Once they were finished Julia handed Frederic a large tin lunch bucket, and a canister full of hot coffee to each of them, wrapped in cloth. Frederic grabbed his rifle, and Vern took another. They were bundled up warm, prepared to meet cold and wildlife.
“Take care,” Julia kissed Frederic and Vern, Vern receiving his kiss on the cheek. “And have fun.”
Frederic nodded, returning his wife's kiss.
Vern grinned. Of course he would have fun – not being cooped inside was the first guarantee of that.

Stepping in the snow turned out to be more work than his books would have caused.
But Vern did not mind.
He enjoyed having this time with his father, and learning more about the traps and even the animals.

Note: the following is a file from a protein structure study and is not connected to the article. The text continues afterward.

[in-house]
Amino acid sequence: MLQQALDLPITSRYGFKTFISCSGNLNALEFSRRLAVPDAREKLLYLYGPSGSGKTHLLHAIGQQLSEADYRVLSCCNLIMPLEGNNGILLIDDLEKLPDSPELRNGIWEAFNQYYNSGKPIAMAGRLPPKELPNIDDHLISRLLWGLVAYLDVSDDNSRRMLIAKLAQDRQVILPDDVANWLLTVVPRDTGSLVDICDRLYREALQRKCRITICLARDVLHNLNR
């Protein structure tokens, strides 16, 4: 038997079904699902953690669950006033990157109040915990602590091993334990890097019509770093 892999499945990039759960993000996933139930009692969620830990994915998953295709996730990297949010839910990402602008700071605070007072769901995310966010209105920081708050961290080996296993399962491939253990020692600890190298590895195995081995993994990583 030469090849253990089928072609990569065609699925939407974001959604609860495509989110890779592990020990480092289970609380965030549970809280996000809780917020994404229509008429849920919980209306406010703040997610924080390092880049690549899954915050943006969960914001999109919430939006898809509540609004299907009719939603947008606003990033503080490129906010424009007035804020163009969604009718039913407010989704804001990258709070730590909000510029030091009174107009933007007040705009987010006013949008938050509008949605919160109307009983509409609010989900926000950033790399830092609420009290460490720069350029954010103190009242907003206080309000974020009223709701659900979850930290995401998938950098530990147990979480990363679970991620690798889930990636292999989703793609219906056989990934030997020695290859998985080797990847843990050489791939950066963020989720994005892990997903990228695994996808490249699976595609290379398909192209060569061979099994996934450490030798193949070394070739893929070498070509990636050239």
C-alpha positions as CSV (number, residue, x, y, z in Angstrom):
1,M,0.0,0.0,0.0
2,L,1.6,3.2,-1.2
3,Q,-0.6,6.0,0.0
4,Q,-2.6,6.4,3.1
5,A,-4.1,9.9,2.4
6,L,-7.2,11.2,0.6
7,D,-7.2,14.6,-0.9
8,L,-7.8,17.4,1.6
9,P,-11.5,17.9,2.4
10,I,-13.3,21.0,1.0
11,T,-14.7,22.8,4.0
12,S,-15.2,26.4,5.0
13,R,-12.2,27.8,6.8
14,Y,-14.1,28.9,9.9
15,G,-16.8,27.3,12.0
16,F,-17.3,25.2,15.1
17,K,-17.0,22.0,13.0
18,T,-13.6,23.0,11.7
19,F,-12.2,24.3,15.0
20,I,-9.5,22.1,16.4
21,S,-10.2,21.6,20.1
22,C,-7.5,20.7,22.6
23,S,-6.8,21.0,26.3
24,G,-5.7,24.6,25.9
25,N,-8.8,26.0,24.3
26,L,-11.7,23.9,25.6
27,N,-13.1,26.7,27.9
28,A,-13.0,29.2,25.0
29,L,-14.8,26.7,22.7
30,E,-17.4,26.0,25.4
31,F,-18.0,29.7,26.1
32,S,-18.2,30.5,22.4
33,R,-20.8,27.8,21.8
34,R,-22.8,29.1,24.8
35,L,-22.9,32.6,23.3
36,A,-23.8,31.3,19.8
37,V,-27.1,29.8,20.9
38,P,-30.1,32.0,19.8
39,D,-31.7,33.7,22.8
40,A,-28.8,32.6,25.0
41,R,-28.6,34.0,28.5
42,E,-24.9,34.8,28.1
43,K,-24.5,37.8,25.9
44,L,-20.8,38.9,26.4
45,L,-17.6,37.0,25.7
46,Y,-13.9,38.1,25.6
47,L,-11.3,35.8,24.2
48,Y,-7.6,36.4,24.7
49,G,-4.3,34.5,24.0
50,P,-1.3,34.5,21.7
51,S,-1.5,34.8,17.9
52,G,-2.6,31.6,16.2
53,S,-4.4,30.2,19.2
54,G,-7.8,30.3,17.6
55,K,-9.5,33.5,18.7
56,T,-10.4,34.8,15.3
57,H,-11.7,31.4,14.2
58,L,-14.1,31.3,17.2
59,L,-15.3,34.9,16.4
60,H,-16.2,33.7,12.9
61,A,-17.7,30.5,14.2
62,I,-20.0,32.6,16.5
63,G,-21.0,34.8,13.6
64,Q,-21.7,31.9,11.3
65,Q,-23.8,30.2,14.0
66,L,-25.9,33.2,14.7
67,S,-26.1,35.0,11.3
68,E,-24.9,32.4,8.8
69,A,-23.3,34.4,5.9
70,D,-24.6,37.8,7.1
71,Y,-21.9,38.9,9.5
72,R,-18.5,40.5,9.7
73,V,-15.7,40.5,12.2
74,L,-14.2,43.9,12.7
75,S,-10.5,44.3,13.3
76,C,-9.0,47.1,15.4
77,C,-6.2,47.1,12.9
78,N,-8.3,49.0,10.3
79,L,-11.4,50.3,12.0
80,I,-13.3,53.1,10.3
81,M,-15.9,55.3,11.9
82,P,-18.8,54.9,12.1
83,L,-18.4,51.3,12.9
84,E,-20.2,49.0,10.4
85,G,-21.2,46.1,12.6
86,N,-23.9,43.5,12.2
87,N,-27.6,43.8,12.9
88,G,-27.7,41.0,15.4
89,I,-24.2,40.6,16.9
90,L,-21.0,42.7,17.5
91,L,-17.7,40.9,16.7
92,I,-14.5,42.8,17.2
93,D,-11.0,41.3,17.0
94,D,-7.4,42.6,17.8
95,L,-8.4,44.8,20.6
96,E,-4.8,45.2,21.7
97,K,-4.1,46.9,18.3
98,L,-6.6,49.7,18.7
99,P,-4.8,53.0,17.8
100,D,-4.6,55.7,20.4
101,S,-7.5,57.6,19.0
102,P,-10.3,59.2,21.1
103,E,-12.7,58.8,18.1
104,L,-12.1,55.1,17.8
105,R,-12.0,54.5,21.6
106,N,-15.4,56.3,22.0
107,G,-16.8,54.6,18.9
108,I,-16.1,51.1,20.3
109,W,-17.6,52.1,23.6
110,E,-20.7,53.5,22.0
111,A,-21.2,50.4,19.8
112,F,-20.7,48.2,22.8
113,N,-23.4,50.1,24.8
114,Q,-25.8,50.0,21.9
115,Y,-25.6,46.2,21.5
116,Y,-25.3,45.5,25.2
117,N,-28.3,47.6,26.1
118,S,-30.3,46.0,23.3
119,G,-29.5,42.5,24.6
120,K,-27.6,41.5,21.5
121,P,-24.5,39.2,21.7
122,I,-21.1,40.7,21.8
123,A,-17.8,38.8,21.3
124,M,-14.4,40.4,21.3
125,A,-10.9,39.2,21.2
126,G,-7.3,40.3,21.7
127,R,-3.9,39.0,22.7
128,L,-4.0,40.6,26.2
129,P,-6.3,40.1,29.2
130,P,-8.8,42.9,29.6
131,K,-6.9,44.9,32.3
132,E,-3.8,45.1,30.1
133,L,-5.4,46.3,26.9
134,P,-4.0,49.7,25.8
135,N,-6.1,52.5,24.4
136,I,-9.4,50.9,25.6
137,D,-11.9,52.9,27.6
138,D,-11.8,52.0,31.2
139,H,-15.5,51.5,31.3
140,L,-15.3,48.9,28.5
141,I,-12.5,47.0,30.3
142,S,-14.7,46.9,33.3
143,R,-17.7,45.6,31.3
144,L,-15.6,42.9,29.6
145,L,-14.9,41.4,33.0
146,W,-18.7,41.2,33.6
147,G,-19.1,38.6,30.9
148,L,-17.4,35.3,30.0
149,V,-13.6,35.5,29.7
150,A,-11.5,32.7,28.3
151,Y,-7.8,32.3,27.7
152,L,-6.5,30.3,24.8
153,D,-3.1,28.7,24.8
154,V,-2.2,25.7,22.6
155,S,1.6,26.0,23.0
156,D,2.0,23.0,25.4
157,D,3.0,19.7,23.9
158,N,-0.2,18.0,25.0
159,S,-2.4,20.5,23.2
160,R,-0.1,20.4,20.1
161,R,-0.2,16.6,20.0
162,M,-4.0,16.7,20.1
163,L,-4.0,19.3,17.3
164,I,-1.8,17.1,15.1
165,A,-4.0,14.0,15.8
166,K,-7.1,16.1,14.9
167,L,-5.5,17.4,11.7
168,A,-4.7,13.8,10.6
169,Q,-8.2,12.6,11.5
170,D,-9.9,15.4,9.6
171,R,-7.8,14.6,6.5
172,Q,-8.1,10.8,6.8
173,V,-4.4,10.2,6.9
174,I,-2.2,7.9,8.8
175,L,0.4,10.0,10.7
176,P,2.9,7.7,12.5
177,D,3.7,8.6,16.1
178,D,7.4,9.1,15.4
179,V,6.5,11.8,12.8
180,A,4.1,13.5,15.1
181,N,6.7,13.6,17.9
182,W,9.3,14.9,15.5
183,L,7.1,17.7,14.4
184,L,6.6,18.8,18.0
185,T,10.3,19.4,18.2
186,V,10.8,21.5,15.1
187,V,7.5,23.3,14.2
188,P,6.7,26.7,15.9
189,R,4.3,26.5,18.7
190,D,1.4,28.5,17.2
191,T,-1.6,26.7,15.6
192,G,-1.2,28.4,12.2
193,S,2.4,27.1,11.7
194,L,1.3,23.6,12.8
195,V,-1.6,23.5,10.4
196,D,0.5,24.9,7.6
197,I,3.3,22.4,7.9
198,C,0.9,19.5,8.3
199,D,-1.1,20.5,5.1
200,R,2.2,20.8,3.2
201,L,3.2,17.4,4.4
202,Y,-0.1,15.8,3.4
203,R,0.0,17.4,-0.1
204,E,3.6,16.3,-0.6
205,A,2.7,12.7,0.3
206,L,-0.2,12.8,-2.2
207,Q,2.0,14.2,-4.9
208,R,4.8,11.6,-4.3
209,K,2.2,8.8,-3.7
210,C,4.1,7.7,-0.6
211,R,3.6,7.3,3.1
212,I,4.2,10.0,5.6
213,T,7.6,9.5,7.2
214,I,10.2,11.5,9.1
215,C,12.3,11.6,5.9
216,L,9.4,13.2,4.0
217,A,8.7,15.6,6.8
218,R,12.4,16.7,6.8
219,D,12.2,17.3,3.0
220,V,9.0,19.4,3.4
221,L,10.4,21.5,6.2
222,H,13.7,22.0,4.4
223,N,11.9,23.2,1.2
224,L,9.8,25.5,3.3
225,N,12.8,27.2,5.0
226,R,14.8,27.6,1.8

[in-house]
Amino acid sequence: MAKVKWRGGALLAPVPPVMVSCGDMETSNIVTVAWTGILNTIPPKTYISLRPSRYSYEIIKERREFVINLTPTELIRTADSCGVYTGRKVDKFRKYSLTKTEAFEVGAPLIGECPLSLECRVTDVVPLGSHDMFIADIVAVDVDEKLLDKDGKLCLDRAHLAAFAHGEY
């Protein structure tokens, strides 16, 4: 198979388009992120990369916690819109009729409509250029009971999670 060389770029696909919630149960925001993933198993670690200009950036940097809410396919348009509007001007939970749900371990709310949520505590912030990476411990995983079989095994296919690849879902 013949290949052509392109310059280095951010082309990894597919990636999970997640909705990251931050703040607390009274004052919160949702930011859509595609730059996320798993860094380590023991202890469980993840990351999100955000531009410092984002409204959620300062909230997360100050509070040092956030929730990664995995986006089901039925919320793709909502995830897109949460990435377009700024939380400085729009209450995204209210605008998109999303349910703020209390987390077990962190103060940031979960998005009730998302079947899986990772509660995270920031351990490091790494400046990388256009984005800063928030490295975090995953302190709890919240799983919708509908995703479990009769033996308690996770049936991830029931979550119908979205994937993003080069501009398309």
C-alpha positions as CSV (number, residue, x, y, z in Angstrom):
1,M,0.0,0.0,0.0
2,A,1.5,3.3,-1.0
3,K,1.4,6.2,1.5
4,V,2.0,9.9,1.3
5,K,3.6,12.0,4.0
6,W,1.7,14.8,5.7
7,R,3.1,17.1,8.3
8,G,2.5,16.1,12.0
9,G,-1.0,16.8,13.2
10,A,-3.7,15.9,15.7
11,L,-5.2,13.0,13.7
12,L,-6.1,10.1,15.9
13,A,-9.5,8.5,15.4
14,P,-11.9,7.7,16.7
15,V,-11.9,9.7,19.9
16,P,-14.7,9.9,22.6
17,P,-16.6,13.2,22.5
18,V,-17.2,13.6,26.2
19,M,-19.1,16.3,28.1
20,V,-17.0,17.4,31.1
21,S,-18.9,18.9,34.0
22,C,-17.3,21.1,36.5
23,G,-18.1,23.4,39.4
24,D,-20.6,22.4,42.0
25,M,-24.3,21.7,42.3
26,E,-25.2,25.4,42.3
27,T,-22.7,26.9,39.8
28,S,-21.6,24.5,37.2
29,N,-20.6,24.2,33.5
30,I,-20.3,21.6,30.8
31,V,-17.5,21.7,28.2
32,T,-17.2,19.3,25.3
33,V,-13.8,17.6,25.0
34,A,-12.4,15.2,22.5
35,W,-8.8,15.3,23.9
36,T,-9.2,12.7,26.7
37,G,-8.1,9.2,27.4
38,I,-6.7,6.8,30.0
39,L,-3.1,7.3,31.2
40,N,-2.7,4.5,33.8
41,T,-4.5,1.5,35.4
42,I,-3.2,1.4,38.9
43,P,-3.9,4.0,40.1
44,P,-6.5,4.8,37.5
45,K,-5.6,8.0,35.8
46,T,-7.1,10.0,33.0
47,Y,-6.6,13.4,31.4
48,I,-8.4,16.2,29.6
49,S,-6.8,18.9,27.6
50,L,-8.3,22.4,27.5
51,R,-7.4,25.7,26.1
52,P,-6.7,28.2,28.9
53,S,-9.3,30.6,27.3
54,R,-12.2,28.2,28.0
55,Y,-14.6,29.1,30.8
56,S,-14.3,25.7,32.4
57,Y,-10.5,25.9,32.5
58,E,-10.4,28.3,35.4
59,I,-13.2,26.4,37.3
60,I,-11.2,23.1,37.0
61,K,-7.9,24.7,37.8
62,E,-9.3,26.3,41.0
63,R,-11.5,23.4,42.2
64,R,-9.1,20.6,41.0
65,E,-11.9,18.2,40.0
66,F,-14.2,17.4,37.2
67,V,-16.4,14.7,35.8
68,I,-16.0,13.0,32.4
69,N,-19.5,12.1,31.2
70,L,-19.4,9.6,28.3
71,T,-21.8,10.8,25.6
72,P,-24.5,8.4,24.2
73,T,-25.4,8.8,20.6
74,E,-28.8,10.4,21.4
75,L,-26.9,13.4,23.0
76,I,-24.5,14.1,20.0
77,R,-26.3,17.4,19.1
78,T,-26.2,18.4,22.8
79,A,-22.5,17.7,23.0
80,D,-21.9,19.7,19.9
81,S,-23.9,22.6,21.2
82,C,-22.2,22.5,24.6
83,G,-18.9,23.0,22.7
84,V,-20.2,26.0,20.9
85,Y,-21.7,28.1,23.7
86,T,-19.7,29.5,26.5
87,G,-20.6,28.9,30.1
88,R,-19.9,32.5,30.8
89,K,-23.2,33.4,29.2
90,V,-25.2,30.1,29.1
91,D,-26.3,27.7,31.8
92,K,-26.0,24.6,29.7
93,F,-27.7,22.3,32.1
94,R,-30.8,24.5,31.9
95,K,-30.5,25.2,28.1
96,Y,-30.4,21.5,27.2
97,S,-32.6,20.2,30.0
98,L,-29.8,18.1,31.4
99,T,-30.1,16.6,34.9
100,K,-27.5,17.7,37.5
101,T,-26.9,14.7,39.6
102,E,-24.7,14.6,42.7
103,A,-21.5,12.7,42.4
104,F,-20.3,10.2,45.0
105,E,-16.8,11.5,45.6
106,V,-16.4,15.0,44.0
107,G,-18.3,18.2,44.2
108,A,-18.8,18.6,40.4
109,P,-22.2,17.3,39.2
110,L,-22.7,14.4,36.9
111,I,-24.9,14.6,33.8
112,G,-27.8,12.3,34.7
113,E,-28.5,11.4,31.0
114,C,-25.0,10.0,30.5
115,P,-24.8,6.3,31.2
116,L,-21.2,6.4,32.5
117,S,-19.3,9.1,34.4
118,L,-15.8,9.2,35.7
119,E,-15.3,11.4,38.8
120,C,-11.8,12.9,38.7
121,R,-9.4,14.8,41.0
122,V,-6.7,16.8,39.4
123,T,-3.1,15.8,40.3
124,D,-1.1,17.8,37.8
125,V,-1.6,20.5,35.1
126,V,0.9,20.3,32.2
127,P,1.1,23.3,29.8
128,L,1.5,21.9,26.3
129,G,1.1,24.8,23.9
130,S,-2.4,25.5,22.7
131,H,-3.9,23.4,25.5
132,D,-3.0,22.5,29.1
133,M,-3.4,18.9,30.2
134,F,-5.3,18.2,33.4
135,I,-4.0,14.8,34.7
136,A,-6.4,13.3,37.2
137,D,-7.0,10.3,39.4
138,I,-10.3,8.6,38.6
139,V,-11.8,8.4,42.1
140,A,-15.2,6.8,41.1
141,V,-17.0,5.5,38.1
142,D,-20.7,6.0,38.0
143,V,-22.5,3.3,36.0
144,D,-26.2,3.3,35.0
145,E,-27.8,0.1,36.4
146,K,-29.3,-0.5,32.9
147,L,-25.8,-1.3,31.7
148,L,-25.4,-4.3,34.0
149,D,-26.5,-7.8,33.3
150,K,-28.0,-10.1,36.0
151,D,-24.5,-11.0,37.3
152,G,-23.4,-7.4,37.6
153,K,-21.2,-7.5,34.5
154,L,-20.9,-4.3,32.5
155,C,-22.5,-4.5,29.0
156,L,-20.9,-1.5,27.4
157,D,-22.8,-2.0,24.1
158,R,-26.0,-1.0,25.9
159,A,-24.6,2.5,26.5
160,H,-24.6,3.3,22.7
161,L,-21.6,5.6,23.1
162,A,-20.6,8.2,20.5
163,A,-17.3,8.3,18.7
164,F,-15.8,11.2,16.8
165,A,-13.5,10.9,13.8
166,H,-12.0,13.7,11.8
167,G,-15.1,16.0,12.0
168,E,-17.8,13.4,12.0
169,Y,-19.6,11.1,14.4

“Have you been finding many animals in the traps lately?” Vern asked. It had been awhile since they had trapped together, as Frederic normally checked the traps while Vern would take care of other chores.
Frederic nodded amidst his many layers, “Yes. Though not as many as I'd like.”
They had already checked a good five traps, having to dig them out of drifts to only find them empty. Half the day was over. They would be stopping to eat soon and not one animal – dead or alive.
“It seems quiet out here, doesn't it?” Frederic said, breaking into Vern's thoughts.
“Yeah,” Vern said. “Is that bad?”
Frederic grunted, “Naw, it's neither. Just an observation.”
“I like it. Feels peaceful.”
“That it does.”
“I remember Richard telling me once that trapping was dangerous work,” Vern said as if the idea were preposterous.
“Anything is dangerous. But I think it's ten times safer than the mine work. Plus, as you say it's more peaceful. But yeah – anything involving wild animals can lead to an accident.